Kai
Title: Re: Reviving a yeast cake
Post by: bluesman on January 07, 2010, 02:04:24 pm
You mean once the starter is ready to be pitched, taste the starter beer and if it tastes like stale beer it's fine?  Is there any other way you can tell by looking/smelling the slurry whether it's contaminated or not?

I haven’t heard of another low effort way of checking other than tasting. I used to think pH can be used but many of my starters have a pH that is lower than beer pH and they were fine.

Tasting is the best you can do and you should do it often. This will teach you how it is supposed to taste and it is a cheap insurance against significant contamination.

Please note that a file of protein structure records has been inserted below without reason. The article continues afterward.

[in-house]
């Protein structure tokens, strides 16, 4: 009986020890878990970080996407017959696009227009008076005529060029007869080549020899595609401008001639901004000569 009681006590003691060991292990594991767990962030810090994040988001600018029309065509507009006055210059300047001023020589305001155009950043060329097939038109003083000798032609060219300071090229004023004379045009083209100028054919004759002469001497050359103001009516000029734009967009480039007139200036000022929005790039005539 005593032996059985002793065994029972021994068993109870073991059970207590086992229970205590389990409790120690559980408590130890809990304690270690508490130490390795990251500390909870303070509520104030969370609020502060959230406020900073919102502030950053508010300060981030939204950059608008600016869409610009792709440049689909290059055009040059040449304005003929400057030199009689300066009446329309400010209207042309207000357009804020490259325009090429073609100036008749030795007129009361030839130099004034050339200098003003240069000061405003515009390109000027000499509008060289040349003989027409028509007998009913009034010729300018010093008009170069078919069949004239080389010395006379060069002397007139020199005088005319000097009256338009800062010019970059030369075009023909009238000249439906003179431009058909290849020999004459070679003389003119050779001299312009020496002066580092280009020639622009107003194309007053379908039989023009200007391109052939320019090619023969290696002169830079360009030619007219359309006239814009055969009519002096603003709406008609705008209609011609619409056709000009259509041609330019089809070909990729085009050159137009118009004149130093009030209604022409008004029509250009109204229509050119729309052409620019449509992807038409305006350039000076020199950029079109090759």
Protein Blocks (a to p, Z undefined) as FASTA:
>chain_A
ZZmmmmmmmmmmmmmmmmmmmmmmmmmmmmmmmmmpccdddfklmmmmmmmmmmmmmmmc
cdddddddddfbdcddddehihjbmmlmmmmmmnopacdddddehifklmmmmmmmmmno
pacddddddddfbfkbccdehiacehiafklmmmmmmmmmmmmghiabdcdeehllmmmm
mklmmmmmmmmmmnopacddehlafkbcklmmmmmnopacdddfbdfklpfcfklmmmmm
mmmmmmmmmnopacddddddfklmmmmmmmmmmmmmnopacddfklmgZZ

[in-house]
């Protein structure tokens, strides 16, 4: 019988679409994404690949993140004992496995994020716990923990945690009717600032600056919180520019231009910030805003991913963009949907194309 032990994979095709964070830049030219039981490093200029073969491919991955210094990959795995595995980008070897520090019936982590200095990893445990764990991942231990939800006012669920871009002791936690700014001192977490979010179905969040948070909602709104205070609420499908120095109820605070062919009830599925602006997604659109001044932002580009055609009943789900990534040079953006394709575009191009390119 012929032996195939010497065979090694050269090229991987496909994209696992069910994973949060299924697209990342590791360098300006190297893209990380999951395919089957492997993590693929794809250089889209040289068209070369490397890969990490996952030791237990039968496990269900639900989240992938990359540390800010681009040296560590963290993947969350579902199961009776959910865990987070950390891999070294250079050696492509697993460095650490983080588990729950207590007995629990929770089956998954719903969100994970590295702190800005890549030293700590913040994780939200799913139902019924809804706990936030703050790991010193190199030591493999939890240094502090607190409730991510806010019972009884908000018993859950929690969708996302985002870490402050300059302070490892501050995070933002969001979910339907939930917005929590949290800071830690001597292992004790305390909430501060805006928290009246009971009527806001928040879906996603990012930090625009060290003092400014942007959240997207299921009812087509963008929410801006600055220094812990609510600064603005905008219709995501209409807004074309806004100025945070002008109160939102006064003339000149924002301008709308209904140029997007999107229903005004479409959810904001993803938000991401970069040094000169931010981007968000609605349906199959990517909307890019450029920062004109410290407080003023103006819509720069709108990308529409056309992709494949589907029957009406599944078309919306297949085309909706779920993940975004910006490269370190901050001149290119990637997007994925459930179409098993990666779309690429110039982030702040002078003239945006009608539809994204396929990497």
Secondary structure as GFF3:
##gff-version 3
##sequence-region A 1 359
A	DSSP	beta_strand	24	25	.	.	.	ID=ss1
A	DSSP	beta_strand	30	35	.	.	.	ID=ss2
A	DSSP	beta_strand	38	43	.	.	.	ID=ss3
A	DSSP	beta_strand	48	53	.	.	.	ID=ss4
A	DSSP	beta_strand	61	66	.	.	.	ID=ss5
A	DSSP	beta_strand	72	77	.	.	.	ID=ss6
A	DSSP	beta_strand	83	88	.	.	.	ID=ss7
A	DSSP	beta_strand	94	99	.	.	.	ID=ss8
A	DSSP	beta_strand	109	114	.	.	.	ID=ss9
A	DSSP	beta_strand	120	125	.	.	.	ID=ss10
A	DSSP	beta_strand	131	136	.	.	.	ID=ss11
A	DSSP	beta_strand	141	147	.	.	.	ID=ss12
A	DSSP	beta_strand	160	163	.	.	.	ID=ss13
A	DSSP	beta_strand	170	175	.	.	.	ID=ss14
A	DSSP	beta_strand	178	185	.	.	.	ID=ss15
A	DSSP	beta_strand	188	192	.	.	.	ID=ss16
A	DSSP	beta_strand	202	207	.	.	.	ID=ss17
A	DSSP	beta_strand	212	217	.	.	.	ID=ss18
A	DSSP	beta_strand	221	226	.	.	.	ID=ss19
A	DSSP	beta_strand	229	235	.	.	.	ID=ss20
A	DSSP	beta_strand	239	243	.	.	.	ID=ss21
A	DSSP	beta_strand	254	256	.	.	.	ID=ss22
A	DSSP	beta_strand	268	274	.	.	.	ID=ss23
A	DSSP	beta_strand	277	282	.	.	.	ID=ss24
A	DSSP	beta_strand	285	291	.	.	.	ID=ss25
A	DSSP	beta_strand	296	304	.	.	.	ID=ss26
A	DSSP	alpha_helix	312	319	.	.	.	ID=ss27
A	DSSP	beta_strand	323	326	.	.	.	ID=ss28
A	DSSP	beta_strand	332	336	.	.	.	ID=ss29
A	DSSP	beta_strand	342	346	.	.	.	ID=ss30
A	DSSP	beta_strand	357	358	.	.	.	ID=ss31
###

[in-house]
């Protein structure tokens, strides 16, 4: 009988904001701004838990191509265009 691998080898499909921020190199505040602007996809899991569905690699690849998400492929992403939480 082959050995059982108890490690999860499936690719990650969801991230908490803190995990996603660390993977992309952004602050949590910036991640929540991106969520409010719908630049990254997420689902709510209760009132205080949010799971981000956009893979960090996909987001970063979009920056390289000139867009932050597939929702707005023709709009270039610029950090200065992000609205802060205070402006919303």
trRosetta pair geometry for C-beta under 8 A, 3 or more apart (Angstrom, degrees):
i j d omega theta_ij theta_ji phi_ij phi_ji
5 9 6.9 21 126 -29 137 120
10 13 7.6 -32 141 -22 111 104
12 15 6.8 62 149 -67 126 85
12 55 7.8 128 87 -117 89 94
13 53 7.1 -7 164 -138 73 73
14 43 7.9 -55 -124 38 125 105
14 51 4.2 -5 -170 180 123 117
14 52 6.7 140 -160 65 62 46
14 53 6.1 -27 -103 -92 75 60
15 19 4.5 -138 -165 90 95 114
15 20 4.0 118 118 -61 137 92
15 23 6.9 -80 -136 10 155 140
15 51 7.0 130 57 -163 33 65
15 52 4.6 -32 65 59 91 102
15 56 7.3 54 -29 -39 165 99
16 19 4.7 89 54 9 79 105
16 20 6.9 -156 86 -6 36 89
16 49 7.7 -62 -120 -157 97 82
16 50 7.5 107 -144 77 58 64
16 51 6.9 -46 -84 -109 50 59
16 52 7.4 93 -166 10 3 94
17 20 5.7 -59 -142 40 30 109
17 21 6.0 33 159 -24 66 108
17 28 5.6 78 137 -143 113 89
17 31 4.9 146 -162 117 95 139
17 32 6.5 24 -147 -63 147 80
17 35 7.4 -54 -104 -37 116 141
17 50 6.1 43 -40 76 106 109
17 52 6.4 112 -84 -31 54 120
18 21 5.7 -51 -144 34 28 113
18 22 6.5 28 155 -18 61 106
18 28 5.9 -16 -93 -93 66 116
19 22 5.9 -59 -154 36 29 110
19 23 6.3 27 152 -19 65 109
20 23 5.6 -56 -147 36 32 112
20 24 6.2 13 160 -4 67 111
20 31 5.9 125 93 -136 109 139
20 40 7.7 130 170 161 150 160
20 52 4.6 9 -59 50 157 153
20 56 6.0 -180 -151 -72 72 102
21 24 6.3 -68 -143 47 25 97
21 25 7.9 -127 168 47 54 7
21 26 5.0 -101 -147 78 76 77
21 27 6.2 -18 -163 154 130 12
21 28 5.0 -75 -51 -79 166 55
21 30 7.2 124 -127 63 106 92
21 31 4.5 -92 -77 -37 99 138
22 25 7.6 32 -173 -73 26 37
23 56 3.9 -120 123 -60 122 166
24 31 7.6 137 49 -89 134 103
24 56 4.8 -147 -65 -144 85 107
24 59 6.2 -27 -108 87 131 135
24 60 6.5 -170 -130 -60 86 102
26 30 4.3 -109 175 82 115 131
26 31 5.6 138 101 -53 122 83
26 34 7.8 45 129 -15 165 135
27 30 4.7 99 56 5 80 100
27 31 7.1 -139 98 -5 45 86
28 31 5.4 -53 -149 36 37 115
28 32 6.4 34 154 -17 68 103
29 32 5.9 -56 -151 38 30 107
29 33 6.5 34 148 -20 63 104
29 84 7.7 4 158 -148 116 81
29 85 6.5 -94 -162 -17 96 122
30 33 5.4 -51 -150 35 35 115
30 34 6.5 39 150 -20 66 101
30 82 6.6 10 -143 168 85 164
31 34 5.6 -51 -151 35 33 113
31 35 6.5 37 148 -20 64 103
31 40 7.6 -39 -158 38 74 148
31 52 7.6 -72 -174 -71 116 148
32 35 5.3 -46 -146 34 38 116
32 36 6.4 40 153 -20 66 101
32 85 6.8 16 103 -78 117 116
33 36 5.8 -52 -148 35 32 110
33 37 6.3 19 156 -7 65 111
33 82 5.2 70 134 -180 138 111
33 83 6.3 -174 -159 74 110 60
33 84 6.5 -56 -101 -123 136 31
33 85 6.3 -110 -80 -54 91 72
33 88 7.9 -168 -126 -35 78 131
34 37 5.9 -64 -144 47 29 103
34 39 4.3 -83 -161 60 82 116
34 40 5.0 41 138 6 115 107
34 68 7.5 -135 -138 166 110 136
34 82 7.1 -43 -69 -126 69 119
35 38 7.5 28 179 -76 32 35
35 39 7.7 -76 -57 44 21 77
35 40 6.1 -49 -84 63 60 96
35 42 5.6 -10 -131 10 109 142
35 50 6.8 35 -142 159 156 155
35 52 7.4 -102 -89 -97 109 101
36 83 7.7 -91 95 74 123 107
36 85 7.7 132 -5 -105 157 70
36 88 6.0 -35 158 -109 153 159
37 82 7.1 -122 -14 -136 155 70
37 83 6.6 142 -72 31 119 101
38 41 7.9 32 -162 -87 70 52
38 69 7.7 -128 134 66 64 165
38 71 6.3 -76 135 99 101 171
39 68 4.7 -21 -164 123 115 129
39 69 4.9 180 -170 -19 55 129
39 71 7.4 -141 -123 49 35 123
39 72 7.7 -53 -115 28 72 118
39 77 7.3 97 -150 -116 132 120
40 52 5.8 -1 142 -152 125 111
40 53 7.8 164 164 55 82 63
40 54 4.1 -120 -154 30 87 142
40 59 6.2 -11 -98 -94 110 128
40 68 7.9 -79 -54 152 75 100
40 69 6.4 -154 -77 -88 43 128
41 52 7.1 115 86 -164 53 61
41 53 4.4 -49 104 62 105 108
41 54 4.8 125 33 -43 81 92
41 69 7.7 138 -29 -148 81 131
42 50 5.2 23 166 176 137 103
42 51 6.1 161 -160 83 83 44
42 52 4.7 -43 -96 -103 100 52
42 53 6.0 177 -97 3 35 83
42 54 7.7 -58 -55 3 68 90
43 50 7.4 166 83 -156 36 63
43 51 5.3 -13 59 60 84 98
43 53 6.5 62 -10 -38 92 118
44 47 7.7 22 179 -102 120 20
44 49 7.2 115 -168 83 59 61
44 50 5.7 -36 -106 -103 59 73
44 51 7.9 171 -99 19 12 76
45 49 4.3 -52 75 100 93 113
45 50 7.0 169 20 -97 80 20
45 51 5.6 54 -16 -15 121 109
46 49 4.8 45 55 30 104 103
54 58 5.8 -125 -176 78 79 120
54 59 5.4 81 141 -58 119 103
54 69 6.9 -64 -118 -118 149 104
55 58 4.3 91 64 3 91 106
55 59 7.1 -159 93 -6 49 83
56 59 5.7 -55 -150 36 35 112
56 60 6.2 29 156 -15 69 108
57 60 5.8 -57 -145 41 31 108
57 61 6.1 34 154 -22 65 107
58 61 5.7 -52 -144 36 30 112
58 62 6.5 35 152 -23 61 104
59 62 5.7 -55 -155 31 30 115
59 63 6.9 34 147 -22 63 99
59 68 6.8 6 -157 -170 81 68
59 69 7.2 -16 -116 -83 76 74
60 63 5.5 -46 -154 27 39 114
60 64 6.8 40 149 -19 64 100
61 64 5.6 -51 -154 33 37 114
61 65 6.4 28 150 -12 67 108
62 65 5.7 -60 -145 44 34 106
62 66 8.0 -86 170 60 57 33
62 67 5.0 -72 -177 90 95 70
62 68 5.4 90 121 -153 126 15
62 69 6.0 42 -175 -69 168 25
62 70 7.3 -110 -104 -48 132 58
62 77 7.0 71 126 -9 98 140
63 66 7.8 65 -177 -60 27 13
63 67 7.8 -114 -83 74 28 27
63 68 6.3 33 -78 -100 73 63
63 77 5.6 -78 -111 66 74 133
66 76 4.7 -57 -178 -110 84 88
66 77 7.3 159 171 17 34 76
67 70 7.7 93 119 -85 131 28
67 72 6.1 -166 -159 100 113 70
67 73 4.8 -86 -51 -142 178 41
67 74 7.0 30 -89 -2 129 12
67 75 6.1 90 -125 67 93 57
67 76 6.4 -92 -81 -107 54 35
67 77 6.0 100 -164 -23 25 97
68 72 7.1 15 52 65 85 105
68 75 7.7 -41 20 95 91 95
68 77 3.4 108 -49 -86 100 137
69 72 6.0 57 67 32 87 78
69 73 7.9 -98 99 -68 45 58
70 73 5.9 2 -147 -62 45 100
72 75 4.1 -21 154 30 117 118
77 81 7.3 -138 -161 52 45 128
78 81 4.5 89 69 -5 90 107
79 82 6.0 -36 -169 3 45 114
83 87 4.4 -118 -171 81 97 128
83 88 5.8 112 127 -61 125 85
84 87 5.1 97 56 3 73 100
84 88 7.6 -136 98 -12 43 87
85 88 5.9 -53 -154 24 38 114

More advanced techniques involve using microscopes or selective growth media. Kai


All of your senses are the first line of defense. Examining the wort by sight then aroma and finally tasting are a quick and easy way to determine if there's an infection present in the beer, but often times the infection won't rear it's ugly head until it is too late. Practicing sound sanitization protocol and using common sense will enable one to make healthy beer.
Title: Re: Reviving a yeast cake
Post by: hankus on January 07, 2010, 06:36:57 pm
I echo the use of starters to evaluate what it is U R stepping up PLUS a big starter goes a long way in covering inadequate practices